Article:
In the same pan still, add 1 tsp of oil and stir fry the beans. You need a little water to get the beans going. Season with salt and pepper and let the water evaporate entirely before removing from pan and into bowl above.
In the same pan, add 1tsp of oil and stir fry the leeks. When softened, add in pork and prawn (if using) and stir till cooked. Add in the taukwa and omelette strips, stir for a bit to warm the taukwa then add in 1 tbsp of the fried shallots (you can add more if you like). Remove and add to bowl above.
Mix all ingredients in the big bowl until well combined. You can return them to the pan if it's big enough. I normally cook popiah way in advance and warm a portion come eating time.
We eat them wrapped in springroll skin. I like TYJ brand, less prone to tearing.
I know my ingredients is missing the key vege, bangkuang/sengkuang. Do not attempt to substitute it with celeriac or turnip, they are not the same thing. You could argue its similar and die die must substitute with them but to me they just add an off putting taste (yeah I have tried to substitute with them). Its almost impossible to find bangkuang in UK or Oz, you might be lucky and know someone who plant them.
I know the singaporean eat theirs with crabmeat, beansprouts and crushed peanuts with a smear of sweet sauce on the springroll skin.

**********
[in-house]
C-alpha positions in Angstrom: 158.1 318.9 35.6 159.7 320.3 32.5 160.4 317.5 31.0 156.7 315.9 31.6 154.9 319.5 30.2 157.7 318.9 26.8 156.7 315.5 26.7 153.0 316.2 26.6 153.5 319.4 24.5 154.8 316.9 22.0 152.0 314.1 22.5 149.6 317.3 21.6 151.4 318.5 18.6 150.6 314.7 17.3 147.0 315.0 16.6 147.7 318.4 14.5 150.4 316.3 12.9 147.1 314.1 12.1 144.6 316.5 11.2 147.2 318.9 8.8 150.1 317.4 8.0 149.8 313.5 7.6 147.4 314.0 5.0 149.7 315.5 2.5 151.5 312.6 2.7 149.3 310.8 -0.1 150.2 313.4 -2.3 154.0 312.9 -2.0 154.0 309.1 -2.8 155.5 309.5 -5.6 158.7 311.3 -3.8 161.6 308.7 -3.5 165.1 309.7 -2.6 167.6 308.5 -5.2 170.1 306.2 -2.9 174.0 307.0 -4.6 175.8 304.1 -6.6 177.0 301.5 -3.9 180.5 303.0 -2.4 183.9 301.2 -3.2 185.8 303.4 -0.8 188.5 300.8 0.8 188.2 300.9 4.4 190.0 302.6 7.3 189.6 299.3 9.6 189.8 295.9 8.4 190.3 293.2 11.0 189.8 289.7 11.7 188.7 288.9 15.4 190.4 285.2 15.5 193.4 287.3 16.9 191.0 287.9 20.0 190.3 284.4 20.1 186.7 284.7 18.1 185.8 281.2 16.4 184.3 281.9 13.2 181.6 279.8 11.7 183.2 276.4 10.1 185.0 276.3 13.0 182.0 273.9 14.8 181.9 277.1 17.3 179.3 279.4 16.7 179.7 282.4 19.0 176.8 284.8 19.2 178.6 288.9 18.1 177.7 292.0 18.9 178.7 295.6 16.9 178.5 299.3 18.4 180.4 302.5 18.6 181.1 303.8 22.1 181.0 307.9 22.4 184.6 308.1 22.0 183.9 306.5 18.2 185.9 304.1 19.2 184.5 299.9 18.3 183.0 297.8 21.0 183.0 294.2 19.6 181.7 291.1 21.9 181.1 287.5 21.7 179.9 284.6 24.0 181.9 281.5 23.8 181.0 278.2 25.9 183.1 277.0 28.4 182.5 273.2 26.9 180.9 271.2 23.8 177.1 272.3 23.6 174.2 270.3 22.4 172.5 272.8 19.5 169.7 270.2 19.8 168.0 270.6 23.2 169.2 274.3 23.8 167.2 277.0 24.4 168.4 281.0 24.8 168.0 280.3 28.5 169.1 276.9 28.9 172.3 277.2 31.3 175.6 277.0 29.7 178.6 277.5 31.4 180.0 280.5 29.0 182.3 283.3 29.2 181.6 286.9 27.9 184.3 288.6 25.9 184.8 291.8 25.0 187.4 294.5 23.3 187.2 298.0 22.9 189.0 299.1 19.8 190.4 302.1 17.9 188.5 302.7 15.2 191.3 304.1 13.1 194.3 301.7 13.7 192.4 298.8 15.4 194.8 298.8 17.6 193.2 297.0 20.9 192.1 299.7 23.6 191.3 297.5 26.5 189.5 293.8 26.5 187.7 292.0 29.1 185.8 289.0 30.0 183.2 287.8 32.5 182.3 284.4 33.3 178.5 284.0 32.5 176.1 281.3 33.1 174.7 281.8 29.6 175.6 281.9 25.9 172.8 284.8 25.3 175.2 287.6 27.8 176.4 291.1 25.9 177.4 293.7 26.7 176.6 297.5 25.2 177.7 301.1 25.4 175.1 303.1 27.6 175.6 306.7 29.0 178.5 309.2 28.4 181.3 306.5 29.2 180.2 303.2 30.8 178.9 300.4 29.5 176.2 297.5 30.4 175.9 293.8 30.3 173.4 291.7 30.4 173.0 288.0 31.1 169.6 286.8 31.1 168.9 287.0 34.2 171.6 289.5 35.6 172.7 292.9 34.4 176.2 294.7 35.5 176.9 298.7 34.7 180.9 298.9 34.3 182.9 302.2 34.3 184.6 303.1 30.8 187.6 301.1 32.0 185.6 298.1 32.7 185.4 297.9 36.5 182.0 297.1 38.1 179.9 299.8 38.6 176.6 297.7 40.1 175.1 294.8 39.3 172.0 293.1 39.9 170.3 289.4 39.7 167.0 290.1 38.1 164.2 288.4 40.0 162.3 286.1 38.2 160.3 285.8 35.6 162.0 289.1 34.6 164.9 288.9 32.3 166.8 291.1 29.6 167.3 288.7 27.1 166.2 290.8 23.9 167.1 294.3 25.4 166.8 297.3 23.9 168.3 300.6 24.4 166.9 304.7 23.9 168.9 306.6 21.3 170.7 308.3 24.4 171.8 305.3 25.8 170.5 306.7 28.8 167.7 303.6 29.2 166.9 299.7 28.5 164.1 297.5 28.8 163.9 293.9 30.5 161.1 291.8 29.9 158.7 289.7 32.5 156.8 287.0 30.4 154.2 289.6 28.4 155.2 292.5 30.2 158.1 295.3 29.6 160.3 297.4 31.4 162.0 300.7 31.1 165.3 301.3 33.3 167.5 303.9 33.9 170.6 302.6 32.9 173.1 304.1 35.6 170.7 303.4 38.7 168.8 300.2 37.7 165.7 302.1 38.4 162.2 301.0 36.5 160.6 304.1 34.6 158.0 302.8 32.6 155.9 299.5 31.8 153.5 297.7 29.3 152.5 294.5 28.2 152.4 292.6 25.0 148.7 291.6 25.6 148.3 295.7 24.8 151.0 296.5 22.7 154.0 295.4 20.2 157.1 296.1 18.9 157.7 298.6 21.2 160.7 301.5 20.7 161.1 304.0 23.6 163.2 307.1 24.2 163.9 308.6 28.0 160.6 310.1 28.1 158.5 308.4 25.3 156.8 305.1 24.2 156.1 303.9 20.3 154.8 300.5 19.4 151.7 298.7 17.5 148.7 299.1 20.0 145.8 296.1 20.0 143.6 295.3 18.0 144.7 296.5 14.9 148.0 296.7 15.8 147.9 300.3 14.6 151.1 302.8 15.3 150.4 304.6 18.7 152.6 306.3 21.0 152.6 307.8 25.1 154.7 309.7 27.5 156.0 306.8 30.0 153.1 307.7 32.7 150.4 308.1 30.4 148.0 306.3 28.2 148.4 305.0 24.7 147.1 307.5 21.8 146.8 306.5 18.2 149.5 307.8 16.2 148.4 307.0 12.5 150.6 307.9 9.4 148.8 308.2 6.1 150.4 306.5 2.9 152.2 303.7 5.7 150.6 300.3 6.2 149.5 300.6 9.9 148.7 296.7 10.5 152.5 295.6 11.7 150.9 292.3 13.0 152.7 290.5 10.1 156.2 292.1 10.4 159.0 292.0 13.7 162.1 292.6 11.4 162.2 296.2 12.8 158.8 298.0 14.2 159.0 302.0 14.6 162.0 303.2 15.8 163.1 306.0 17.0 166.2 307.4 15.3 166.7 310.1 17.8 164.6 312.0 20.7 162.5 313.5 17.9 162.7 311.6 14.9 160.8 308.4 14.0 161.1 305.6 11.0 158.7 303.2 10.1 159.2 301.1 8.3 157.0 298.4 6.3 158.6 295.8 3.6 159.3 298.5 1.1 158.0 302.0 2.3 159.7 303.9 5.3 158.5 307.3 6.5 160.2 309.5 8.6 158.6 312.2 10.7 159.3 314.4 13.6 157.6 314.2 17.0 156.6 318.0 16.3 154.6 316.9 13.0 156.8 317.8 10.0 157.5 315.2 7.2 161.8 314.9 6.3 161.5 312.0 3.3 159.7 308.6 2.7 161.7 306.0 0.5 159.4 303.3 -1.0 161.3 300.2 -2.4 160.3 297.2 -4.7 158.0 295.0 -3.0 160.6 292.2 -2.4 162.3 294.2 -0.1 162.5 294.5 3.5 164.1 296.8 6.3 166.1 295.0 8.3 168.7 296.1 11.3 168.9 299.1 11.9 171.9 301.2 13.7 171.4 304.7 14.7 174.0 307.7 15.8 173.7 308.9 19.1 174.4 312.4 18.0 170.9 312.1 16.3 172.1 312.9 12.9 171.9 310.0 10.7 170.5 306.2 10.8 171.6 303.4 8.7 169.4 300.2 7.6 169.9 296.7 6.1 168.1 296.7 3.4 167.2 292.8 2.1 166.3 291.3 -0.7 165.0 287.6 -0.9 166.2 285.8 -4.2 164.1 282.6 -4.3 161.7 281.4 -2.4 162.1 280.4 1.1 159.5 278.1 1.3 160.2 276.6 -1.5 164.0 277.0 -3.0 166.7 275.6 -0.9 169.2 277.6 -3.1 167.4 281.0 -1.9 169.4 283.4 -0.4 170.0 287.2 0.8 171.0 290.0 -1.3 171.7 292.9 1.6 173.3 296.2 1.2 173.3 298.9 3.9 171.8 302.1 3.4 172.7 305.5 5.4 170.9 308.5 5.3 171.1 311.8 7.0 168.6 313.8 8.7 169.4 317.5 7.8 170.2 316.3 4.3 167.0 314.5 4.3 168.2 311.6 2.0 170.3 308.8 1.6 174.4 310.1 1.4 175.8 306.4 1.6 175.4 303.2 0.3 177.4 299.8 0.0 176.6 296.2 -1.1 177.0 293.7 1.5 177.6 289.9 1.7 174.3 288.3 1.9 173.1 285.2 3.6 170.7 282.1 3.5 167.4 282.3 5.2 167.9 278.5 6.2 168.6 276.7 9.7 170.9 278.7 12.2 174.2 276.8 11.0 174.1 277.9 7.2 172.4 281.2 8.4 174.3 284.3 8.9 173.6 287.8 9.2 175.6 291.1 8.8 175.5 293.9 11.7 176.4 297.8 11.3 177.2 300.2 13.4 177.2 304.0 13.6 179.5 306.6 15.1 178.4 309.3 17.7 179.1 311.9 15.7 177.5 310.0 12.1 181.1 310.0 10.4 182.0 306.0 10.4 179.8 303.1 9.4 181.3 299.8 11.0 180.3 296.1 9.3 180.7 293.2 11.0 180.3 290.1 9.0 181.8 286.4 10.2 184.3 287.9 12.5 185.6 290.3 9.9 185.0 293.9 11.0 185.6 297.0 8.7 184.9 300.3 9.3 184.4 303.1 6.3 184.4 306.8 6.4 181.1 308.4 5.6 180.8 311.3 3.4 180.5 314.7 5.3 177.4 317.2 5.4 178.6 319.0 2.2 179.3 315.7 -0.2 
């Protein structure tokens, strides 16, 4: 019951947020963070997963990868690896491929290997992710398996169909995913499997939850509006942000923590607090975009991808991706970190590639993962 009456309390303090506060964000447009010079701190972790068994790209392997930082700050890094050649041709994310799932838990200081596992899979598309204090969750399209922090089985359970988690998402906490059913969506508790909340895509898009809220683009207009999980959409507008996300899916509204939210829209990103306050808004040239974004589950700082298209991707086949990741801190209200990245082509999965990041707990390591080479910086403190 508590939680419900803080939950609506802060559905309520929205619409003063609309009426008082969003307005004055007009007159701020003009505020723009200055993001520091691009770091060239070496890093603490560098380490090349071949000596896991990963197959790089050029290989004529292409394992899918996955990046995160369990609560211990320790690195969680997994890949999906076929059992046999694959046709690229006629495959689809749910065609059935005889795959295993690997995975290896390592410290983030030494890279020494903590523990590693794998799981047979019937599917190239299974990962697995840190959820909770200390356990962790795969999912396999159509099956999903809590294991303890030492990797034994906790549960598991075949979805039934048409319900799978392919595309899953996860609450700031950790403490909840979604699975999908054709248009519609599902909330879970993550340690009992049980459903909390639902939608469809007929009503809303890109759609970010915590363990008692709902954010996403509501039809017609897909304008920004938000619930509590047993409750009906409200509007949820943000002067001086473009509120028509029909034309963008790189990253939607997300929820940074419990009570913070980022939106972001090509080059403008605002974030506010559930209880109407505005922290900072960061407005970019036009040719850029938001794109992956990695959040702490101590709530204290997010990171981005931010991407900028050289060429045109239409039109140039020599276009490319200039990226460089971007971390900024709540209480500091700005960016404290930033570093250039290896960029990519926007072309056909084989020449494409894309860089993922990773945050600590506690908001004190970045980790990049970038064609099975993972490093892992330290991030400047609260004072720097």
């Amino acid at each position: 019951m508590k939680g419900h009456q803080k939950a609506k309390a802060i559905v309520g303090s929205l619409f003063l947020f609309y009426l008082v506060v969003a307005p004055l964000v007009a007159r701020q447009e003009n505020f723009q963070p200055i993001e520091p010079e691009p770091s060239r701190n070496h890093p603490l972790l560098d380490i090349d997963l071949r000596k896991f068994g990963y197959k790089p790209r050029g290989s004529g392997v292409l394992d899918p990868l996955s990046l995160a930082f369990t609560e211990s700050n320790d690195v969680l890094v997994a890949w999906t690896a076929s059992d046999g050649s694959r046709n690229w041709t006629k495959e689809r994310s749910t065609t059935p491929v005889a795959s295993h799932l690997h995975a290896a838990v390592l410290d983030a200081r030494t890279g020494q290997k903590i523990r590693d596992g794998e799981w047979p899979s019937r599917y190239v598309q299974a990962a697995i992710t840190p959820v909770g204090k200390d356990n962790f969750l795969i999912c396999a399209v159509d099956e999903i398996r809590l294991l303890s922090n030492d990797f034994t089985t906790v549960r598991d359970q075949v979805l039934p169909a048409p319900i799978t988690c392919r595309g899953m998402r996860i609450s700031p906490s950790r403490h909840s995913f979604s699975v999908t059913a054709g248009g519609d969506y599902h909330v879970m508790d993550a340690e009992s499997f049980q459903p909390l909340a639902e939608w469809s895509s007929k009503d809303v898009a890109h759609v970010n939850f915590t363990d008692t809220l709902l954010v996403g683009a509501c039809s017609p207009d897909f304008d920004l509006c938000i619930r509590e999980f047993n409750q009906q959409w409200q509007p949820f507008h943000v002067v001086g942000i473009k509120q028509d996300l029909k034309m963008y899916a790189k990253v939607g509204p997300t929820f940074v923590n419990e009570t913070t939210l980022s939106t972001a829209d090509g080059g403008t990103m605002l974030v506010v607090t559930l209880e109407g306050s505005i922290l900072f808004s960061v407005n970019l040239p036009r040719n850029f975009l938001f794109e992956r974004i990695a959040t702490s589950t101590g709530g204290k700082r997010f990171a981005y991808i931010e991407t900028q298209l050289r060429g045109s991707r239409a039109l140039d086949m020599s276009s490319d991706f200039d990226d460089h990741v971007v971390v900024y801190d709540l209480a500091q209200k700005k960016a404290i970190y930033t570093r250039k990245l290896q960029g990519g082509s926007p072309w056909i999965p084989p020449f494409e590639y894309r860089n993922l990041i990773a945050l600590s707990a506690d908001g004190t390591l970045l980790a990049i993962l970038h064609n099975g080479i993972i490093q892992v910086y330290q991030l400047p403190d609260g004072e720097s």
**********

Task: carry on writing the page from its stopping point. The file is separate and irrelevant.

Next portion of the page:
I can identify with the sweet sauce and crushed peanuts but crabmeat (perhaps its a rich people thing which I'll never understand/know of course) and raw beansprouts??
And the King's family/relatives wonder why he doesn't get all excited with the mention of 'I/We cooked popiah, do drop by and get your fix' in a swelling-with-pride tone whenever we go home and met these hot-blood and kind family members and relatives.
Oi, kam un lah. We really appreciate it and grateful to them. It was a kind and generous gesture *sob*cry*howl* (er maybe not the last).
Wednesday, November 12, 2008
Ok, just this one and I will post something no less interesting from home here in Brissie next.
Ahhh, the bouts of bad food spell had seem to died after the dire taste-bud-murder circumstances at Mall and that nearby building.
Thursday, November 06, 2008
Tuesday, November 04, 2008
This is worse, can you imagine?
Bro wanted salt and pepper tofu SGD6.
Big King's favourite sweet and sour pork SGD21.
Both sis' favourite chicken chop in lemon sauce SGD14.
Chicken is succulent and juicy with crispy skin. Ooooh, heaven.
I gotta have fish. So we settled for steamed cod Hong Kong style (in soya sauce with ginger and spring onion) SGD44 (for 2).